Haha. Yes, Owen, I think you've nailed the summary.

> What it sounds like to me is you're thinking about which functors from \\(\mathbf{M}\\) to itself are *isomorphisms*

Hmm, not quite. I'm not particularly interested in invertible functors, but rather how we can compare two different functors. Consider the example I gave earlier:

> One interesting thing to note is that two functors give isomorphic images if their action on the primes is different only by a permutation of the primes. For instance, if \\(F\\) sends \\(2\\) to \\(42\\) and \\(3\\) to \\(101\\), \\(F'\\) sends \\(3\\) to \\(42\\) and \\(2\\) to \\(101\\), and both fix all other primes, then they only differ by the permutation \\((42\ 101)\\).

Here we have two distinct functors that are not inverses (indeed, are not invertible, since both \\(101\\) is mapped onto by two elements), but the image categories they produce seem to be isomorphic. I'm hoping that these functors are related by natural transformations (induced by bijections between the primes, yes), but every time I try to understand natural transformations, I come away feeling like I know less than I started with.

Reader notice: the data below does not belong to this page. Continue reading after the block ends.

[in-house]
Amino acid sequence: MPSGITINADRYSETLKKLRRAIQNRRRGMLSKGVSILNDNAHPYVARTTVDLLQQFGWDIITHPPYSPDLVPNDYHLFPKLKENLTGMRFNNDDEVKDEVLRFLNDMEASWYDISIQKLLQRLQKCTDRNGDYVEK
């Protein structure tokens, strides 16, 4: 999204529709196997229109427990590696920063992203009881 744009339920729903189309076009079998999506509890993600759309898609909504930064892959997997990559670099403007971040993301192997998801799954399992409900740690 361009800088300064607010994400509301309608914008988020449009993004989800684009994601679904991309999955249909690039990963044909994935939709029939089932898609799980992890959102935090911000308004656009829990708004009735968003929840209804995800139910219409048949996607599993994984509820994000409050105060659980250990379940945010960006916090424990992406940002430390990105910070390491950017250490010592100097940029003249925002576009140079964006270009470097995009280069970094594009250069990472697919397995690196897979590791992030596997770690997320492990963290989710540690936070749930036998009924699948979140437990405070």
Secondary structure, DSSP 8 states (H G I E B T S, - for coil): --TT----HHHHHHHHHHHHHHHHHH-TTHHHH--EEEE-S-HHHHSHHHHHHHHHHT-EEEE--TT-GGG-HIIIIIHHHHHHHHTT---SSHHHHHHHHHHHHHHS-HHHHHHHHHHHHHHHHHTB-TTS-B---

> What it sounds like to me is you're thinking about which functors from \\(\mathbf{M}\\) to itself are *isomorphisms*

Hmm, not quite. I'm not particularly interested in invertible functors, but rather how we can compare two different functors. Consider the example I gave earlier:

> One interesting thing to note is that two functors give isomorphic images if their action on the primes is different only by a permutation of the primes. For instance, if \\(F\\) sends \\(2\\) to \\(42\\) and \\(3\\) to \\(101\\), \\(F'\\) sends \\(3\\) to \\(42\\) and \\(2\\) to \\(101\\), and both fix all other primes, then they only differ by the permutation \\((42\ 101)\\).

Here we have two distinct functors that are not inverses (indeed, are not invertible, since both \\(101\\) is mapped onto by two elements), but the image categories they produce seem to be isomorphic. I'm hoping that these functors are related by natural transformations (induced by bijections between the primes, yes), but every time I try to understand natural transformations, I come away feeling like I know less than I started with.